This guide may be useful if you are planning to start a new charity in Guernsey.

Under the new Charity Law, a charity MUST:

-        have one of the defined charitable purposes set out in Schedule 4 to the Ordinance which can be found HERE

-        provide a benefit to the Public (this EXCLUDES providing benefit to people who are members of the charity)

Entities that do not take donations from the public do not have to register, and entities that are established purely for the non-financial benefit of members are not charities.

Charitable organisations are often set up to commemorate an event, and often to provide a service that is not otherwise provided.  Where there is already a service available (whether provided by the States of Guernsey, the private sector, or a charitable organisation), a decision should be made as to whether an existing organisation would be able to widen its remit to incorporate some additional objectives.

So the first thing to consider, therefore, is whether a new charity is really necessary.  A good place to start is the internet, where a search of this website may locate another local organisation with similar aims.

Invariably, it would seem preferable to enlarge the aims of an existing organisation, rather than start a new one, especially when considering areas such as fund-raising, and staffing the organisation.  Most charities would also benefit from a larger membership (rather than many small organisations, each with a few members).

If you decide that there is a clear need for a new charity (for example, to provide a new service to the island), then there are several areas that require consideration.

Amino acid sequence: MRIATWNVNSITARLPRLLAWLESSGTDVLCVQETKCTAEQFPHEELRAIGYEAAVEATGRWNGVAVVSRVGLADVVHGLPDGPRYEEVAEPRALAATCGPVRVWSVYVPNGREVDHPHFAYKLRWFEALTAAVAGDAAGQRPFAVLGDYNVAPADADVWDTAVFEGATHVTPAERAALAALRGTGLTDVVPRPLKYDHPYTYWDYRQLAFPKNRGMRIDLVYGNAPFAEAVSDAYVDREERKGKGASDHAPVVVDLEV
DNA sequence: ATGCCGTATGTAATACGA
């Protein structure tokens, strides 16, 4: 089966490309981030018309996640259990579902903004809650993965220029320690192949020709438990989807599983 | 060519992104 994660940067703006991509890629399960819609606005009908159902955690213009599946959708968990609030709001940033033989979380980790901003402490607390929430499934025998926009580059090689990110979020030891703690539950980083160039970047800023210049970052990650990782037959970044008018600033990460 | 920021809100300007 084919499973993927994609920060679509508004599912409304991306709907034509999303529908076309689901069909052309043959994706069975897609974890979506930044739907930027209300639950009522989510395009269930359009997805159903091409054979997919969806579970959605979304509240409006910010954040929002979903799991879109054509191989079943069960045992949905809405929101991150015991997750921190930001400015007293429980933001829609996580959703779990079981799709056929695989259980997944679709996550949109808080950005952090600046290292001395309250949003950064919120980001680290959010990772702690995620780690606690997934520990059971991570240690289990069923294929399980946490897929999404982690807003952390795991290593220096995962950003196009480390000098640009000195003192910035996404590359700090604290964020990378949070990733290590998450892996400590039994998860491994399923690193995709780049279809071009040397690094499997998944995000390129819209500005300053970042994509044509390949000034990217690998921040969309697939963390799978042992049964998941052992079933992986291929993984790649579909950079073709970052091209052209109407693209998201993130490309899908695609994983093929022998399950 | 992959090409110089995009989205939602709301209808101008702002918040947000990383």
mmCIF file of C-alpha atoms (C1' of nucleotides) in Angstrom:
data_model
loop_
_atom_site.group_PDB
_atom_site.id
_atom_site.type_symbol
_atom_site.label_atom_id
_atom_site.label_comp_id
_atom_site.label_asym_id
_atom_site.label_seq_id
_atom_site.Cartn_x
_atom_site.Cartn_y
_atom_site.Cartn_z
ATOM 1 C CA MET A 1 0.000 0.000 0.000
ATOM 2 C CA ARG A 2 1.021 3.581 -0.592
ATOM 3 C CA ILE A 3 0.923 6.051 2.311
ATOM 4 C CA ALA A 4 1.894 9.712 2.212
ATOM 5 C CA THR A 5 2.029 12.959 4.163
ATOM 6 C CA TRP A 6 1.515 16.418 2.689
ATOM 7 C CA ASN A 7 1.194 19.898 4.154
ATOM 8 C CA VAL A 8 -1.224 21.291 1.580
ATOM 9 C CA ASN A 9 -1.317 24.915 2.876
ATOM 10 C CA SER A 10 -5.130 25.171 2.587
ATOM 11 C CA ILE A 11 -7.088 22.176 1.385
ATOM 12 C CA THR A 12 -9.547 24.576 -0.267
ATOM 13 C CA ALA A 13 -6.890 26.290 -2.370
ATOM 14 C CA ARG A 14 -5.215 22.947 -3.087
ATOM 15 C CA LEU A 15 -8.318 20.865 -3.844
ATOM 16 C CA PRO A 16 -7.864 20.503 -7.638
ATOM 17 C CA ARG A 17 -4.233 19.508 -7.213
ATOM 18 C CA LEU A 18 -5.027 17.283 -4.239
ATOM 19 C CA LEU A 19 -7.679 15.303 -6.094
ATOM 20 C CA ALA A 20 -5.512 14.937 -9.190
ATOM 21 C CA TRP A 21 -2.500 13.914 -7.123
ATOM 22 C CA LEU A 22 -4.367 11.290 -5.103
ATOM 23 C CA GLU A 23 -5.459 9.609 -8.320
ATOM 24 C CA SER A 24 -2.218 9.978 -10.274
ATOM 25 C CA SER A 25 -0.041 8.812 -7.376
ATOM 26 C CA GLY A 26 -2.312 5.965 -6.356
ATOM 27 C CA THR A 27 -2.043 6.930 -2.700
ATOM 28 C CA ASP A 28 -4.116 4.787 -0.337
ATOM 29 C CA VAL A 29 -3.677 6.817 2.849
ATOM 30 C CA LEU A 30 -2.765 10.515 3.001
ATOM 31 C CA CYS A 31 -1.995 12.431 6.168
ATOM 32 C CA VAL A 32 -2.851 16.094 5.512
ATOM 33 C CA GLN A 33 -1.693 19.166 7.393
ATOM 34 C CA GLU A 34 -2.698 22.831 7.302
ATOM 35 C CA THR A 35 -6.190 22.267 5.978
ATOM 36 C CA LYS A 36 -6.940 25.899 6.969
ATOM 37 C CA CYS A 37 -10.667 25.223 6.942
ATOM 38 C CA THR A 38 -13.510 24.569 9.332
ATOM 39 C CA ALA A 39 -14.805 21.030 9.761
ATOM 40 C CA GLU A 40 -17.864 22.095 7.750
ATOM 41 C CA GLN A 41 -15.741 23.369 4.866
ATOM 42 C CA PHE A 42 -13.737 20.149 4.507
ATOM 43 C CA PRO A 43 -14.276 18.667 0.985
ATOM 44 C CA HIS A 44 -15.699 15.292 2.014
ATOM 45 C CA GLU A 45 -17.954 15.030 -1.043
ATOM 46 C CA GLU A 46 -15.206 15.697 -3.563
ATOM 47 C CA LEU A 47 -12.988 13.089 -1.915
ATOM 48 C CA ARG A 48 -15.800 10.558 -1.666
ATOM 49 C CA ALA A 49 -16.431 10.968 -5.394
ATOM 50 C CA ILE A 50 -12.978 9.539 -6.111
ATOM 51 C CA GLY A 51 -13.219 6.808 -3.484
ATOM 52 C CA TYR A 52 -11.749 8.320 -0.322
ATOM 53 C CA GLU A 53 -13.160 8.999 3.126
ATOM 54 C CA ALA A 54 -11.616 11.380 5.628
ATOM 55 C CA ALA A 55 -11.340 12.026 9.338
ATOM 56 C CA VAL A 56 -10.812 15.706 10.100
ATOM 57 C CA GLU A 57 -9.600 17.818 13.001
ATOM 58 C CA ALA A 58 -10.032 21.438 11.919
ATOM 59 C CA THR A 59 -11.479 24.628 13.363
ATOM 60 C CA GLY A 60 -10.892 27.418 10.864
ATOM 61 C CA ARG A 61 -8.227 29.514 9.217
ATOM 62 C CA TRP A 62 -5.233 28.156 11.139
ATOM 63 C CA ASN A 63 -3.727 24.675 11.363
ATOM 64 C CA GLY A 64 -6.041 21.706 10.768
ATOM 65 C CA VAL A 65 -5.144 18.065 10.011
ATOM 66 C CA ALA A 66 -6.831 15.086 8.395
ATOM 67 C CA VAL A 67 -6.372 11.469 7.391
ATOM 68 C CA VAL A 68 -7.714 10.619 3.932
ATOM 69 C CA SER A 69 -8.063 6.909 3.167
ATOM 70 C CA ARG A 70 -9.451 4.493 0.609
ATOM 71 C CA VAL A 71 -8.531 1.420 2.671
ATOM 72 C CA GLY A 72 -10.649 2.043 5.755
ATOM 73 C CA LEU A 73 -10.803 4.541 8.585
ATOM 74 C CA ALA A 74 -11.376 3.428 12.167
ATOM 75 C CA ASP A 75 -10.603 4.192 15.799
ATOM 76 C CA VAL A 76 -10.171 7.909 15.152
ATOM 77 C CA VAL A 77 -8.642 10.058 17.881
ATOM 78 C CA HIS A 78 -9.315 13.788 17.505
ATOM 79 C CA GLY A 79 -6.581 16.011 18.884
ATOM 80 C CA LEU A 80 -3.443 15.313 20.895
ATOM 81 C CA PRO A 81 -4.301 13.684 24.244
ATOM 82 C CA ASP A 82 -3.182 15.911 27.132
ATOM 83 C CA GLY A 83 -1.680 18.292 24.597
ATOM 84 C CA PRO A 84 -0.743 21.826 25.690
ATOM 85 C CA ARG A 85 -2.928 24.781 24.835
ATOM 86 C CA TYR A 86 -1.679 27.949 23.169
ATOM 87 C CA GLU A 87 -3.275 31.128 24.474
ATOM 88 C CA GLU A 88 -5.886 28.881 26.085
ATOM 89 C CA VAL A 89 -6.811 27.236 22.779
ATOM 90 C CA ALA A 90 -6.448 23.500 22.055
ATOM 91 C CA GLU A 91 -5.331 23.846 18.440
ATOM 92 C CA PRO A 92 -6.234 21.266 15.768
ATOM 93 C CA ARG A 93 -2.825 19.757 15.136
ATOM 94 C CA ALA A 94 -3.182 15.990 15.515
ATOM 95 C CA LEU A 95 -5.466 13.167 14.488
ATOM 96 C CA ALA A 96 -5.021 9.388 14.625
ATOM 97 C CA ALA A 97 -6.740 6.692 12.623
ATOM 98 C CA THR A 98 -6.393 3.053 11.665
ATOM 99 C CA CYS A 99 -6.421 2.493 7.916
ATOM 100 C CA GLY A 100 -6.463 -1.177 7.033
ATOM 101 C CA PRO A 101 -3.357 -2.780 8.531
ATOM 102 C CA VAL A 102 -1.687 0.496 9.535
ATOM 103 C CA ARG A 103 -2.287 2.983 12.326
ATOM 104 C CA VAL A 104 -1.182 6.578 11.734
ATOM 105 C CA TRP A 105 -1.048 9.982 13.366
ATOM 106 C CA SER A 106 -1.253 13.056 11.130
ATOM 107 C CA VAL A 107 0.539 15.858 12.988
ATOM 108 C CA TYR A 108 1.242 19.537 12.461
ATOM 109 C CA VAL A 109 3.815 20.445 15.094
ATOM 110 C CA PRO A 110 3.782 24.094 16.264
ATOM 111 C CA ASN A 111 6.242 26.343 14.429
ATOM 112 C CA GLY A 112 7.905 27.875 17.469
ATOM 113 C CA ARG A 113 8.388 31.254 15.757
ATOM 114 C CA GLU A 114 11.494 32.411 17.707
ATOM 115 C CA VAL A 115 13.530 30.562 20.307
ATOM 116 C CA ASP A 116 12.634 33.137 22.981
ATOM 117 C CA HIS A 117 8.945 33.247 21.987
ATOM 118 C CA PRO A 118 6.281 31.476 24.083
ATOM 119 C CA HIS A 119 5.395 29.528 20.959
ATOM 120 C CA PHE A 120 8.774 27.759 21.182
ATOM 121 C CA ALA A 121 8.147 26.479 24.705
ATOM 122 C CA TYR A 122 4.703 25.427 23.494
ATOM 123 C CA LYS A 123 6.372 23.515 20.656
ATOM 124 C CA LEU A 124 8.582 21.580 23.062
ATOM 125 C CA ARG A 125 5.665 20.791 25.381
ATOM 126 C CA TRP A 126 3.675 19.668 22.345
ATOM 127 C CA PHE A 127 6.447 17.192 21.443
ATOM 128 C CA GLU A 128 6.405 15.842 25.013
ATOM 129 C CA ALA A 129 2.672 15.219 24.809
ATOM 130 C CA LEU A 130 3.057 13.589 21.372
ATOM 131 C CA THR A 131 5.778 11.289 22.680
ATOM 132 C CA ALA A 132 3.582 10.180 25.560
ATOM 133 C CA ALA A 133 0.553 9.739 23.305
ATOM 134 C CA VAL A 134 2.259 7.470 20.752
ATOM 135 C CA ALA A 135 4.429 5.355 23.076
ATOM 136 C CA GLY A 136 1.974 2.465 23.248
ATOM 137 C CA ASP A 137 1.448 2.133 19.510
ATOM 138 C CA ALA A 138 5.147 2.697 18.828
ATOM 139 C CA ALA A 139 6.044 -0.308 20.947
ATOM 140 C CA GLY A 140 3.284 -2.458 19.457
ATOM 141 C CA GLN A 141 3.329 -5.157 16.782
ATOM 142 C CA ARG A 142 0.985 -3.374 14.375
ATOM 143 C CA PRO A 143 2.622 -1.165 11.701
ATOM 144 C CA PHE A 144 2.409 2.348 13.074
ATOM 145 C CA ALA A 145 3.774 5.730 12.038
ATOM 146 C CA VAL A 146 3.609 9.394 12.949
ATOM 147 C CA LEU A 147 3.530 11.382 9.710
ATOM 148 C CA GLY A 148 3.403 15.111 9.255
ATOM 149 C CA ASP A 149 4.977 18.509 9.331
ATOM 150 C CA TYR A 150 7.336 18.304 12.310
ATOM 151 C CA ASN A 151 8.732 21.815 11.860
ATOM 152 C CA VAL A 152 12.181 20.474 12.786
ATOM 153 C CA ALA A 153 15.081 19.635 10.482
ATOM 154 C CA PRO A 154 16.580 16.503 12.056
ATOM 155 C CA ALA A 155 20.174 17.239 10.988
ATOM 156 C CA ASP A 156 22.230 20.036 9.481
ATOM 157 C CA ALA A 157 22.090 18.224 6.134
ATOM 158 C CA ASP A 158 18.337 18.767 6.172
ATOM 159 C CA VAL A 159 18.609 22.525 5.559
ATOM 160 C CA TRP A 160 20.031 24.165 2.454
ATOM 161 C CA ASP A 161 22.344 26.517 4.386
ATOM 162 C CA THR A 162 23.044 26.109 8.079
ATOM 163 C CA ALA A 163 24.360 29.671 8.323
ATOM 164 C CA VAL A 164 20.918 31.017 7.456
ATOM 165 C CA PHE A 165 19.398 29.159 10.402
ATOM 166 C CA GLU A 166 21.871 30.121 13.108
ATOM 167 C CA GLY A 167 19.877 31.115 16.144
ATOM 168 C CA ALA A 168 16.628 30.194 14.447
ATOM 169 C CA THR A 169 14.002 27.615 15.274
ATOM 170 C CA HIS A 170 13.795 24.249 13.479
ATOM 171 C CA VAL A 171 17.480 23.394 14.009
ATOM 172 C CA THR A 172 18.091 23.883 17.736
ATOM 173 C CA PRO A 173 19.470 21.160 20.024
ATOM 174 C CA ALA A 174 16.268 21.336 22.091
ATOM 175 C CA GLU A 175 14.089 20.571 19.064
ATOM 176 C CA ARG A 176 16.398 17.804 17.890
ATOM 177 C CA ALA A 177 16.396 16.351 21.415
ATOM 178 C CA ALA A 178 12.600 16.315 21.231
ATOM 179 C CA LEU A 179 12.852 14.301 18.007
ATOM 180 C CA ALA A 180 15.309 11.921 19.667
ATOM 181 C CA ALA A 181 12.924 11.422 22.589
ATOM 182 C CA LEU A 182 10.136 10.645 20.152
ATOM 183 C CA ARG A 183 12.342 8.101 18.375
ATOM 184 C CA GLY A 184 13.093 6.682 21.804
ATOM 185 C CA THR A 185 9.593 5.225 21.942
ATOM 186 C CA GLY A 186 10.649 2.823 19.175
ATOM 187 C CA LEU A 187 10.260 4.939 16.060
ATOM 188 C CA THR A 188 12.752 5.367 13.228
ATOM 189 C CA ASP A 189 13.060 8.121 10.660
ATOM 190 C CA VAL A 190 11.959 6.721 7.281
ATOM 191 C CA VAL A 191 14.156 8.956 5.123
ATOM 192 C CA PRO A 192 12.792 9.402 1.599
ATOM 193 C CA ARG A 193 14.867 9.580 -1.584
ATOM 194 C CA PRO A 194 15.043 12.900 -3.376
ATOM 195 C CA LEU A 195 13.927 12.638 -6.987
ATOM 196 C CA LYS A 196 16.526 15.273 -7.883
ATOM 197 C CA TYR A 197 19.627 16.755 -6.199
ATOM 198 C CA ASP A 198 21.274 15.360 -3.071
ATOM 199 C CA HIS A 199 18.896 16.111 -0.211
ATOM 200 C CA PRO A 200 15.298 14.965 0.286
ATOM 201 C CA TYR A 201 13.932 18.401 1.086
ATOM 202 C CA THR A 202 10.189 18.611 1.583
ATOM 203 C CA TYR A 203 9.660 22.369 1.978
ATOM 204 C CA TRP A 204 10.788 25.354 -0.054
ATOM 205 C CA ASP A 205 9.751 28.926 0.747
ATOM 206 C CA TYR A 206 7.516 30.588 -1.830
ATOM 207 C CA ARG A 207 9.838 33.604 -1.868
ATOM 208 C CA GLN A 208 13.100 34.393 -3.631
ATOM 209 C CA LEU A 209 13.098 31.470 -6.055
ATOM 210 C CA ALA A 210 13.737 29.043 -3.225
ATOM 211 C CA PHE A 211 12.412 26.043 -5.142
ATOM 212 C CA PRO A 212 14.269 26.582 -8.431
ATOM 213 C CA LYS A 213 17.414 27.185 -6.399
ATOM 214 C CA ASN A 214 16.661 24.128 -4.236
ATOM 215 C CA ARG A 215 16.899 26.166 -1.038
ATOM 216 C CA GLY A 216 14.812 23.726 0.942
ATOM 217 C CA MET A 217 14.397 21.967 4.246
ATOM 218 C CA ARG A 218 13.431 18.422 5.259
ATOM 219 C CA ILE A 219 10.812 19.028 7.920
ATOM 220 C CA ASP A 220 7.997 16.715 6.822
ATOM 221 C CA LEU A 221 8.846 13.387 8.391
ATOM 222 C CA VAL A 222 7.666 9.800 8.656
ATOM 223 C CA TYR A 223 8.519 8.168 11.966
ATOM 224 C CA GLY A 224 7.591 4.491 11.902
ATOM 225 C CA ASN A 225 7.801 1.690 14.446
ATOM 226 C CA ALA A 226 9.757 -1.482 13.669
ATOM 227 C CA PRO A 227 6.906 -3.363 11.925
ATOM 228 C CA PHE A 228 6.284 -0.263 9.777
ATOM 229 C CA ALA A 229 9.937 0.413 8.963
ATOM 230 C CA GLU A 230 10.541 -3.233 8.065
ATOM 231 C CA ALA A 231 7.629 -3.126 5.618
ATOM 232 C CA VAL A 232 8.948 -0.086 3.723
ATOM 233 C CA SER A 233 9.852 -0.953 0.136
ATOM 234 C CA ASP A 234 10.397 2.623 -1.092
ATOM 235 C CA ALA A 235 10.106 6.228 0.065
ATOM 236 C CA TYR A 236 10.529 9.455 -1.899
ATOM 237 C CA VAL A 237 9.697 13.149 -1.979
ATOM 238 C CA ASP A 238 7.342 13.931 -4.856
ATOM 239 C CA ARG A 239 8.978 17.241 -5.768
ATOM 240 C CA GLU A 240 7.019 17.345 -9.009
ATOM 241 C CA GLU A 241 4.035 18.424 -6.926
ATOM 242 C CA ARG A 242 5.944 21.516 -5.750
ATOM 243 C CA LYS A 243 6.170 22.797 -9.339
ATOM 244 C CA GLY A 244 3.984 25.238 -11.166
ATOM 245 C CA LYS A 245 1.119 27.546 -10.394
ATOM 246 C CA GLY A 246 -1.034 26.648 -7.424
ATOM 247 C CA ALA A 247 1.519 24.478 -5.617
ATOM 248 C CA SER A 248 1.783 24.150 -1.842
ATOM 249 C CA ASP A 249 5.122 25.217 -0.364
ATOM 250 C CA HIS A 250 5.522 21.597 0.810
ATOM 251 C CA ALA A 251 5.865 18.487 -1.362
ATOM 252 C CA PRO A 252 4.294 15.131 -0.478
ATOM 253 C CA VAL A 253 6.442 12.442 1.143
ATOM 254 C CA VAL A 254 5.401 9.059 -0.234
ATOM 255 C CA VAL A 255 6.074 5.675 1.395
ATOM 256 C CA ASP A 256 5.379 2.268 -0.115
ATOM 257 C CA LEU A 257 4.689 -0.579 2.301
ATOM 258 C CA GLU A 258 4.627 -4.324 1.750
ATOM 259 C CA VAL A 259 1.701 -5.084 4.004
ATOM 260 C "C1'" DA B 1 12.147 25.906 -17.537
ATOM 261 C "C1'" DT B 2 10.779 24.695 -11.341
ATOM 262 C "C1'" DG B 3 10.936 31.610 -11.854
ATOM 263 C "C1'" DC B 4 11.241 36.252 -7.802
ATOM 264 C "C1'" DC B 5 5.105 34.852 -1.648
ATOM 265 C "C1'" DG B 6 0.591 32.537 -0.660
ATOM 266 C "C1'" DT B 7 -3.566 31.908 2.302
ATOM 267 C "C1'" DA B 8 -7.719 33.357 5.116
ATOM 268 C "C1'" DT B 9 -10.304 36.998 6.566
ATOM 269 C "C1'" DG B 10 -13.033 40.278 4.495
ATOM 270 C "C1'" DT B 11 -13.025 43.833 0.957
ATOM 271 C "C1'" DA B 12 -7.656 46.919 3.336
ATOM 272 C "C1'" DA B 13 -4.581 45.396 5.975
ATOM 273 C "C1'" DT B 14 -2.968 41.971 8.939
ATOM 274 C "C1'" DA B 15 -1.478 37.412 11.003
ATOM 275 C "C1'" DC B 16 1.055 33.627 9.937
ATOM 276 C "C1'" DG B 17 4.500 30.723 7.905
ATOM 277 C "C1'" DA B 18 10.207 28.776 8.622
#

Types of Charity

There are three types of charitable organisation:

1.    A Charitable Trust

Normally applies to small groups, or groups that will not have a general membership.  A Trust is run by Trustees and is governed by a Trust Deed.

2.    A Charitable Company

A Company Limited by Guarantee may be desirable for organisations wishing to protect its members and officers (the Directors), as liability is limited to a nominal amount (as stipulated in the company Memorandum and Articles of Association).

3.    An Unincorporated Charitable Association

Most charities fall within this group (i.e. they are neither a Trust nor a Company) since it is easier to set up and administer.  Normally, an association has a membership who periodically elect members of a management committee to run the organisation and uphold the terms and conditions laid down in its constitution.  As an association is unincorporated, there is no protection afforded to the officers should the association not be able to meet its debts.

Once you have decided on the type of charitable organisation you wish to set up, you will need to plan and draw up a governing document.  This will not only be the terms of reference for your organisation and its members, it will be required to establish and describe the aims and objects to third parties.  What should be in a Governing Document is now prescribed under the charity regulations, together with specimen Governing Documents in another section of this part of the website.